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tortoise control using AR

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  • From: somerset, nj
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tortoise control using AR
Posted by gregc on Thursday, October 17, 2019 1:54 PM

i thought Larry Pucket's description of using an auto-reverser to control a Tortoise switch machine in the Nov DCC Corner was interesting.   Was news to me.

greg - Philadelphia & Reading / Reading

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Posted by rrinker on Thursday, October 17, 2019 2:31 PM

 I tend to read up on anything and everything, so I knew the PSX-AR had that capability. Of course, you have to carefully locate the gaps so that there's sufficient time for the Tortoise to move the points, so on a basic baloon loop, the old way of simply insulating the joints right at the turnout won't work.

For wyes and simple loops - I'm still a fan of switching the polaity with a switch machine controlled relay. Rather than cause a fault and correct it, which is really what an AR is doing, why not avoid the fault in the first place? And relays make/break contact plenty fast enough. Just using the contacts on eg a Tortoise isn't a good idea, they aren't meant to switch high current loads, and you need to use both sets to make a DPDT reversing switch, leaving none for frog power. 

                                         --Randy


Modeling the Reading Railroad in the 1950's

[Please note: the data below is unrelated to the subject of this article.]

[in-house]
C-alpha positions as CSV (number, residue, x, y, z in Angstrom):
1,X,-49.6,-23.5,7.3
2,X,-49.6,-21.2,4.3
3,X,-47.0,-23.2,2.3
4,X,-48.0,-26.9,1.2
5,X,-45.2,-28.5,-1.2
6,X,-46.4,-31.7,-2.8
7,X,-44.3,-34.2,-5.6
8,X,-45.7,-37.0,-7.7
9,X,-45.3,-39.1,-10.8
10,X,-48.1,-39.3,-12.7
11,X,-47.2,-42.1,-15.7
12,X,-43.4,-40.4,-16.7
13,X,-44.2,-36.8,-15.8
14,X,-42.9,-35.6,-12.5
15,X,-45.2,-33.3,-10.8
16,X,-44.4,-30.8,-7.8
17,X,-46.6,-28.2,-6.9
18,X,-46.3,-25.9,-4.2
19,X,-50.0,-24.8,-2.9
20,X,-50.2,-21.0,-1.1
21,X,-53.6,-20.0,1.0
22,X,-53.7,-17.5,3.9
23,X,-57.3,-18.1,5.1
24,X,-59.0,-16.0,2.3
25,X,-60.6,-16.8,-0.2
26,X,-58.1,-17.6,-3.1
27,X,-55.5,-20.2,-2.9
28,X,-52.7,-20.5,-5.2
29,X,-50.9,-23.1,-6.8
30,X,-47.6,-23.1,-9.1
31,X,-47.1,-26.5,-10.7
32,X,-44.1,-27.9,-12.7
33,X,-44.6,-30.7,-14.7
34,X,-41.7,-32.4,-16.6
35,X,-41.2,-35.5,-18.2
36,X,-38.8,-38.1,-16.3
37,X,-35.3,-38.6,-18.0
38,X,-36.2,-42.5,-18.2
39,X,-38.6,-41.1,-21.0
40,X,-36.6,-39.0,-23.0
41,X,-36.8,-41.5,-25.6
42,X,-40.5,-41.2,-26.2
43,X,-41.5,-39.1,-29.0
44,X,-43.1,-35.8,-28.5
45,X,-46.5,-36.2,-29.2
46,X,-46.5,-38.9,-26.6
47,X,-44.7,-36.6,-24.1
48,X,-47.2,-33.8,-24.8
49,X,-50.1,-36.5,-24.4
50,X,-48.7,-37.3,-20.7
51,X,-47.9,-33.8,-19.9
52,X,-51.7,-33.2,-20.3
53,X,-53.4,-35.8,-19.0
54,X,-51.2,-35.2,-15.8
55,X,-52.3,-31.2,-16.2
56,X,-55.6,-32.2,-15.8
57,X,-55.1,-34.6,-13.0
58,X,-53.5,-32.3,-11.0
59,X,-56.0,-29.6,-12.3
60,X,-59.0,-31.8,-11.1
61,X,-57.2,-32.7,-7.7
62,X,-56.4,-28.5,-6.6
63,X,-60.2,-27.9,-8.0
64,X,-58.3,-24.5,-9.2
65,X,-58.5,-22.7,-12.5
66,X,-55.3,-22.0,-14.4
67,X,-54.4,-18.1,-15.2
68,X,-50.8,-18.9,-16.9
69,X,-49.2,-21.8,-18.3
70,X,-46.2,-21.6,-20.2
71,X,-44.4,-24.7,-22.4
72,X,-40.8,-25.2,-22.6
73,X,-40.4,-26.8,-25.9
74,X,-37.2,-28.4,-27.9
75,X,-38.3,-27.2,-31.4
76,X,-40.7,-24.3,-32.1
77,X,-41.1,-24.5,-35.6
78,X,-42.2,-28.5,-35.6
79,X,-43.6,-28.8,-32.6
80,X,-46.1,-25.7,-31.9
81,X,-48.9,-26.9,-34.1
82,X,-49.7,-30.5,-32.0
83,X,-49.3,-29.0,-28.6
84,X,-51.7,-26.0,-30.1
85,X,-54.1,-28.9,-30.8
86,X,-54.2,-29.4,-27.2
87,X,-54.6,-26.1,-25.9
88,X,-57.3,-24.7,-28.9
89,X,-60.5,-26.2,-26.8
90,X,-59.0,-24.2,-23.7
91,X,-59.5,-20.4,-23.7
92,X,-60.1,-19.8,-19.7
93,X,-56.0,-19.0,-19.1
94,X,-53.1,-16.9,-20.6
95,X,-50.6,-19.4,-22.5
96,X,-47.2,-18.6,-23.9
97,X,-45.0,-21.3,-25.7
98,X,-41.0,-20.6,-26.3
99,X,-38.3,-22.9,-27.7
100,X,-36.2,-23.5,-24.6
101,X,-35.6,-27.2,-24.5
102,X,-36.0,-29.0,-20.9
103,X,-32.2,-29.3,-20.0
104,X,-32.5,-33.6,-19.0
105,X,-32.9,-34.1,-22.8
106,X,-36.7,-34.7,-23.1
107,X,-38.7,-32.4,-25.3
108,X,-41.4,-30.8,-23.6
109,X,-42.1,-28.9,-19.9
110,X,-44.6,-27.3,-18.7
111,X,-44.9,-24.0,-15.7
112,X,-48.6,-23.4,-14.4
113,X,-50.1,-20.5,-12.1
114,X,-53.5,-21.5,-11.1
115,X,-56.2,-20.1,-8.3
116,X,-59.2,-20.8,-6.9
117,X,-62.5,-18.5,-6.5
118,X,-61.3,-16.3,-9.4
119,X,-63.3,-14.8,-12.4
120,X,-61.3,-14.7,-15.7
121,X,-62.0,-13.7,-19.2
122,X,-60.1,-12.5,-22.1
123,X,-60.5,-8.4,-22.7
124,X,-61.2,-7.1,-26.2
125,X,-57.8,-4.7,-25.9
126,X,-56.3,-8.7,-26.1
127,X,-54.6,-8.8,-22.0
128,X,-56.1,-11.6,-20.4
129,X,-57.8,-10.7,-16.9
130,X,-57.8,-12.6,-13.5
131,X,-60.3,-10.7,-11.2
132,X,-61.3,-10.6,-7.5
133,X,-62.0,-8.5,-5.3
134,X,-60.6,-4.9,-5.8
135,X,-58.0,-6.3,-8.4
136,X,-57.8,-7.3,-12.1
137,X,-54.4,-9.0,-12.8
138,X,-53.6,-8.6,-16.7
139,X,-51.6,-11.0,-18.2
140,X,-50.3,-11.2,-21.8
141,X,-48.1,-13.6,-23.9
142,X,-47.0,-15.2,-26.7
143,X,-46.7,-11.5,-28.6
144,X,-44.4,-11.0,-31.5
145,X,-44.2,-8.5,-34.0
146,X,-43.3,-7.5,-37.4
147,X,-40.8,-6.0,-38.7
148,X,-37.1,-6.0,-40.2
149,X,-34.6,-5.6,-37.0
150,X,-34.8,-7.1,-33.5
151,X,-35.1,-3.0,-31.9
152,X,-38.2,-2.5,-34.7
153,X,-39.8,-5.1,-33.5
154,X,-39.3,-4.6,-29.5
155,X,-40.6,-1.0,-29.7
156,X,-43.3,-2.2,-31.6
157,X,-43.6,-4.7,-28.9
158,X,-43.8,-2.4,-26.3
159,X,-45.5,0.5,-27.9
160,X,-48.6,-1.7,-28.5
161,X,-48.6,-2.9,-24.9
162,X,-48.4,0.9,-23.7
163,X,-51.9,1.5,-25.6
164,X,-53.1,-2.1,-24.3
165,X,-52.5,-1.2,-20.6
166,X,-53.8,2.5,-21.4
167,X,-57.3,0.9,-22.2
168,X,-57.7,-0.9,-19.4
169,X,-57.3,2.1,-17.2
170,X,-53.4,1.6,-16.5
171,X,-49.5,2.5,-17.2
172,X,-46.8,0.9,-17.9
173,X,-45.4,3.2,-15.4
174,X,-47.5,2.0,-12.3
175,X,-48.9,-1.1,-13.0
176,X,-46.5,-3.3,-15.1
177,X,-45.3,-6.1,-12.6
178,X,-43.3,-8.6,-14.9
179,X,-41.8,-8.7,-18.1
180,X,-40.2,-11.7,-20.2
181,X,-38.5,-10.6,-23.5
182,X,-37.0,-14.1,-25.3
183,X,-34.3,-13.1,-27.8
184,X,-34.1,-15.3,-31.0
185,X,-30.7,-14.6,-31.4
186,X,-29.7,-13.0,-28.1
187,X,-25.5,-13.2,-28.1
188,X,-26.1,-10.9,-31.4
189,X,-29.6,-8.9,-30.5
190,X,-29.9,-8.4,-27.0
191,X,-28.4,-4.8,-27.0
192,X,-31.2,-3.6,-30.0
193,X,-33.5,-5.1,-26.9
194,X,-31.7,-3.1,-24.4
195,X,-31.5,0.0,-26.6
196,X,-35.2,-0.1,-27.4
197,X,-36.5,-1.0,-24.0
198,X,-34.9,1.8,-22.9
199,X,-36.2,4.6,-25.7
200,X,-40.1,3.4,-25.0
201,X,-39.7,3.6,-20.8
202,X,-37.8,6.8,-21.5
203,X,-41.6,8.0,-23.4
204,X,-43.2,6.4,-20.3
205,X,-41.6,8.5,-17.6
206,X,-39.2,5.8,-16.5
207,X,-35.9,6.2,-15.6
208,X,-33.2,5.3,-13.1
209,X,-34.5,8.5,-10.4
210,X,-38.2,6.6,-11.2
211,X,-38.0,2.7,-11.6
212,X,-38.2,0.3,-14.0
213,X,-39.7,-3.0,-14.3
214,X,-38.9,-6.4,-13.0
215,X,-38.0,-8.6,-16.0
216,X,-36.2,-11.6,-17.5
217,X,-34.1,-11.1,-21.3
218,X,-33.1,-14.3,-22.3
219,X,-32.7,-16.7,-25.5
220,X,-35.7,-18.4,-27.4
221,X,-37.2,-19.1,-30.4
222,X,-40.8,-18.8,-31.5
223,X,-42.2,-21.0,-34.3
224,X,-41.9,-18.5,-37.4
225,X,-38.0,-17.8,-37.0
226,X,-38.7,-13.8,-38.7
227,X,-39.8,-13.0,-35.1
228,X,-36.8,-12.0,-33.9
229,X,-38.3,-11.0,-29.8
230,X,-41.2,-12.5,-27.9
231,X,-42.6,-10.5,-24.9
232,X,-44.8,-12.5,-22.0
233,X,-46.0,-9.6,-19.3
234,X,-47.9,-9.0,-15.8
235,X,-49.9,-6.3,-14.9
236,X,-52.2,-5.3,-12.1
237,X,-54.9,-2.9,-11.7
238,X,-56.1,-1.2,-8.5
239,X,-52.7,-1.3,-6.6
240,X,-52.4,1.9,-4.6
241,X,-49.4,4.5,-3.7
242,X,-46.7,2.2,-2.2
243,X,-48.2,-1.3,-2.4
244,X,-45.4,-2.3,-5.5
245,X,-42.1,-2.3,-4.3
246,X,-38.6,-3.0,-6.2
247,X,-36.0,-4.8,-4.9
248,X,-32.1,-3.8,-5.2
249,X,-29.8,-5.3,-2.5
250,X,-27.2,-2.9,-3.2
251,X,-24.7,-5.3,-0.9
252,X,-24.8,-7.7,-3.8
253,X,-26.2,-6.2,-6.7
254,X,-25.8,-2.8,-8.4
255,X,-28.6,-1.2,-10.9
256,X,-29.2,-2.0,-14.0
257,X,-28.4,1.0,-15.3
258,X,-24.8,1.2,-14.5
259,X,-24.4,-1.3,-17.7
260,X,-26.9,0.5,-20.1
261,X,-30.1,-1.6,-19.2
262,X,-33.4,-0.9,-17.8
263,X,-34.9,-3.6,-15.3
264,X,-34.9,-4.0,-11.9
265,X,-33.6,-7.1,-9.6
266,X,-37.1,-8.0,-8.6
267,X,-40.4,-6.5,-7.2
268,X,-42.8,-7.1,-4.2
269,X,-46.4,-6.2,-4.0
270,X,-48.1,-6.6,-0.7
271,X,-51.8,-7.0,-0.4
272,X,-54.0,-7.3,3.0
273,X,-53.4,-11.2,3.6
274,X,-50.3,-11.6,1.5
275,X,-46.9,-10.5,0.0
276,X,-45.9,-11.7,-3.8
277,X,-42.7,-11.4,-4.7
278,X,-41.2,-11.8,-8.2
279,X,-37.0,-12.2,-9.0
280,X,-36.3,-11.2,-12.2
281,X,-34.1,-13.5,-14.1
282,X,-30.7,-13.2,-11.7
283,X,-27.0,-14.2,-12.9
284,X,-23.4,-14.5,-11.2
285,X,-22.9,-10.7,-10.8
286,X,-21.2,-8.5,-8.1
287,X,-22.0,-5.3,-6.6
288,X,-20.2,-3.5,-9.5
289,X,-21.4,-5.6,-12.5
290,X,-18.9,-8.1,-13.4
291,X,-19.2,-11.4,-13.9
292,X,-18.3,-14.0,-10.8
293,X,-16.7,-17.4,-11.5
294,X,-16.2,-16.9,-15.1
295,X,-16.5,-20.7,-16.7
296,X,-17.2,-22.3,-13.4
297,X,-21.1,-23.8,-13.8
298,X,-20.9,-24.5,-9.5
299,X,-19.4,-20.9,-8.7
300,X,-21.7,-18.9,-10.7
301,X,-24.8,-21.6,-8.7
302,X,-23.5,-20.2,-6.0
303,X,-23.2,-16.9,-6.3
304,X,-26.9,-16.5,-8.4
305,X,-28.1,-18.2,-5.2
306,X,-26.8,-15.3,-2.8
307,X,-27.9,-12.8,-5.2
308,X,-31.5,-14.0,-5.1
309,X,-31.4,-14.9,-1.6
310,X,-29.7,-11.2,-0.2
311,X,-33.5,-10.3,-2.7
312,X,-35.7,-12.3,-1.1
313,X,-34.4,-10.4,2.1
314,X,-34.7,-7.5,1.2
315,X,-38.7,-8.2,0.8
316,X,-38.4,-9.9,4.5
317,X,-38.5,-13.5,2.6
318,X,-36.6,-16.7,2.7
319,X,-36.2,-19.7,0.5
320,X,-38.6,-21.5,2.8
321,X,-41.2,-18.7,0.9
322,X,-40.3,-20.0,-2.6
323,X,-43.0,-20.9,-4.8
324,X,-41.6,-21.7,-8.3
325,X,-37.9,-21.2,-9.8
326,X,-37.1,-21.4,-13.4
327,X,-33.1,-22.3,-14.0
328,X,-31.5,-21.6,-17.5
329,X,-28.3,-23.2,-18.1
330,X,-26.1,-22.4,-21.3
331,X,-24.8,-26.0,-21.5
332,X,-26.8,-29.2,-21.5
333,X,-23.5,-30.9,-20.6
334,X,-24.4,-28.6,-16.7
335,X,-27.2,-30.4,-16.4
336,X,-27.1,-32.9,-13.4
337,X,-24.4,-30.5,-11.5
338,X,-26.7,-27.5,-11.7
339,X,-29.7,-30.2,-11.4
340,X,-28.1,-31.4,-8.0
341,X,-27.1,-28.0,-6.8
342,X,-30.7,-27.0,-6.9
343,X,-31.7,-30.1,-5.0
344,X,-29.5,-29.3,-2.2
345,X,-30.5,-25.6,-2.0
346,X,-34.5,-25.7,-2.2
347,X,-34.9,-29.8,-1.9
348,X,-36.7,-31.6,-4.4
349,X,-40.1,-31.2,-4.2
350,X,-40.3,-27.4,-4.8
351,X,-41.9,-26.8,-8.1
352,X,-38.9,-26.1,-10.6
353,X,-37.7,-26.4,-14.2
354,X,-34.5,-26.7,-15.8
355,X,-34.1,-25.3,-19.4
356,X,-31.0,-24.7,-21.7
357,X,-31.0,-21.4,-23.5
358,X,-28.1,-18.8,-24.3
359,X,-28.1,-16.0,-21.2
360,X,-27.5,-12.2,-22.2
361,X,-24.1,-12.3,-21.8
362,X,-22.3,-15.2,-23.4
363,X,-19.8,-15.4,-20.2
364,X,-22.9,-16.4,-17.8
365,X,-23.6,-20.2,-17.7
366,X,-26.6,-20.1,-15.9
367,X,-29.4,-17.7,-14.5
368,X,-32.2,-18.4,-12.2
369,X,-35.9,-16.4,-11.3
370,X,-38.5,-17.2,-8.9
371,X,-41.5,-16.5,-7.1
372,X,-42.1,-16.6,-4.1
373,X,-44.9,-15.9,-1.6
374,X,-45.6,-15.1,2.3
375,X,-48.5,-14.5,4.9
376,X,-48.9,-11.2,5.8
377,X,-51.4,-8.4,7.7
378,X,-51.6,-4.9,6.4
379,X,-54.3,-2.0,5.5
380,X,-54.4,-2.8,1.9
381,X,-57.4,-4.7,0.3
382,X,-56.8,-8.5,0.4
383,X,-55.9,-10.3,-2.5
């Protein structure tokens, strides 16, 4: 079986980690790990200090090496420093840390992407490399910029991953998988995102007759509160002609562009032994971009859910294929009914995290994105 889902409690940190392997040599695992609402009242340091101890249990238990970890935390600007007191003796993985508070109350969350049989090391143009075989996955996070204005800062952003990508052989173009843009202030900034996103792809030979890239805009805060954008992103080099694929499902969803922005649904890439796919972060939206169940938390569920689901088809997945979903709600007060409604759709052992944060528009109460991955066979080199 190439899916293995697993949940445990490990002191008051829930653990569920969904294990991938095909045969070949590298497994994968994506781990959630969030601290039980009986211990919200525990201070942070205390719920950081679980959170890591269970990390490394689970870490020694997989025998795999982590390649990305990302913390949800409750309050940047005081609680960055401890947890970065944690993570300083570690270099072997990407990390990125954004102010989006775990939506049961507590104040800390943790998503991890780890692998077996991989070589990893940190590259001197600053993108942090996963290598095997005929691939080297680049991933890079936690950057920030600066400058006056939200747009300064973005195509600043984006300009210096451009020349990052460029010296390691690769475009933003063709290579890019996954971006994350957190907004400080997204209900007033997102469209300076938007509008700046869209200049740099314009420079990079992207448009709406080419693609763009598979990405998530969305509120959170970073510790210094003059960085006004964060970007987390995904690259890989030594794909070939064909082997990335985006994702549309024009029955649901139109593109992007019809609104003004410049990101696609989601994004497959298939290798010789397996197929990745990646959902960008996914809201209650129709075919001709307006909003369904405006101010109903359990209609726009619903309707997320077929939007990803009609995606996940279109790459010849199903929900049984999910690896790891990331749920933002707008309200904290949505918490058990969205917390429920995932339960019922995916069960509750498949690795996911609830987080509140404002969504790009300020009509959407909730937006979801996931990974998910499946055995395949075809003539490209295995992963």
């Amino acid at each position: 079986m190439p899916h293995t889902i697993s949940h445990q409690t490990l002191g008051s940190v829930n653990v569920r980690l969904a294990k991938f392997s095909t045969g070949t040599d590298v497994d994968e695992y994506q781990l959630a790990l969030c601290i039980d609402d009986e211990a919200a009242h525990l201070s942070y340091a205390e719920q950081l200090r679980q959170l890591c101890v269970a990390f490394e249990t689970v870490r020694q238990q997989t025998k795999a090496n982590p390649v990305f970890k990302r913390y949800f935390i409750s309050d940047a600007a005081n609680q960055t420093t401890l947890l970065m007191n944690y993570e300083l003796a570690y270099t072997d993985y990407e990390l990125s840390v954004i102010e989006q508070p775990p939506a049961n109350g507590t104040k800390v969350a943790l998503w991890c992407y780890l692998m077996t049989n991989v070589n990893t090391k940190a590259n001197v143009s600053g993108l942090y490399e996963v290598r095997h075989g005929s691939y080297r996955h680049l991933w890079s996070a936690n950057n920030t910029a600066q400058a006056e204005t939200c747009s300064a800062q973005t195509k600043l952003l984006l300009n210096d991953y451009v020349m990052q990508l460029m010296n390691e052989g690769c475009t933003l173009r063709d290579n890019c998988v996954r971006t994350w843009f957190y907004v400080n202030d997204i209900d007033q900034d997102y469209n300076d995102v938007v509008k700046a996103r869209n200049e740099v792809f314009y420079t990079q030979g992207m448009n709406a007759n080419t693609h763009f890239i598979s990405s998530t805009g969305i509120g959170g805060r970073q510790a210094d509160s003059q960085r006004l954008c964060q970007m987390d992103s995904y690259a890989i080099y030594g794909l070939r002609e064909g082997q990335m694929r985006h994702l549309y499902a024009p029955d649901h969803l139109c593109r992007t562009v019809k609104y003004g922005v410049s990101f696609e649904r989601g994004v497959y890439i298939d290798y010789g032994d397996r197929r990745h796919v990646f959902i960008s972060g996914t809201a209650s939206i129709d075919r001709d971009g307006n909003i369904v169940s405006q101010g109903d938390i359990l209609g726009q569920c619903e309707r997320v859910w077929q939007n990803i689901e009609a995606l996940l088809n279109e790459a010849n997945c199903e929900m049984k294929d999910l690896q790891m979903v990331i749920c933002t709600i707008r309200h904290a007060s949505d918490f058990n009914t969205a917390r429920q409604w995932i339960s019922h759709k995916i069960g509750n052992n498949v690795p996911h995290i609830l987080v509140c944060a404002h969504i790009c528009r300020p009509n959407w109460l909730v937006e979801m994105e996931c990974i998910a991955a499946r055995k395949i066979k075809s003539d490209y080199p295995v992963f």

Visit my web site at www.readingeastpenn.com for construction updates, DCC Info, and more.

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Posted by MisterBeasley on Thursday, October 17, 2019 3:32 PM

I'm not sure what you're saying, Randy.  I was thinking about this just today, with an idea of continuous looping with a single track and a balloon reversing loop an each end.  I had the same realization that the PSX-AR solution needs to account for the throw time for slow-motion machines.

If the Tortoise controls the polarity, what controls the Tortoise?  I really don't want to have to manually flip the turnouts each time in continuous running more.

It takes an iron man to play with a toy iron horse. 

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Posted by gregc on Thursday, October 17, 2019 4:06 PM

MisterBeasley
If the Tortoise controls the polarity, what controls the Tortoise? 

the early part of the article discussed using the Tortoise contacts to control the reverse section track polarity.   So regardless of the turnout position, the rails at the diverging or non-diverging ends have the correct polarity because of the switch contacts. (see post below)

gaps on the diverging and non-diverging rails will short when the train comes around the loop back towards the turnout causing the AR to reverse the turnout by reversing it's polarity.   (the article mentions that the gaps need to be far enough away from the turnout to give it time to switch).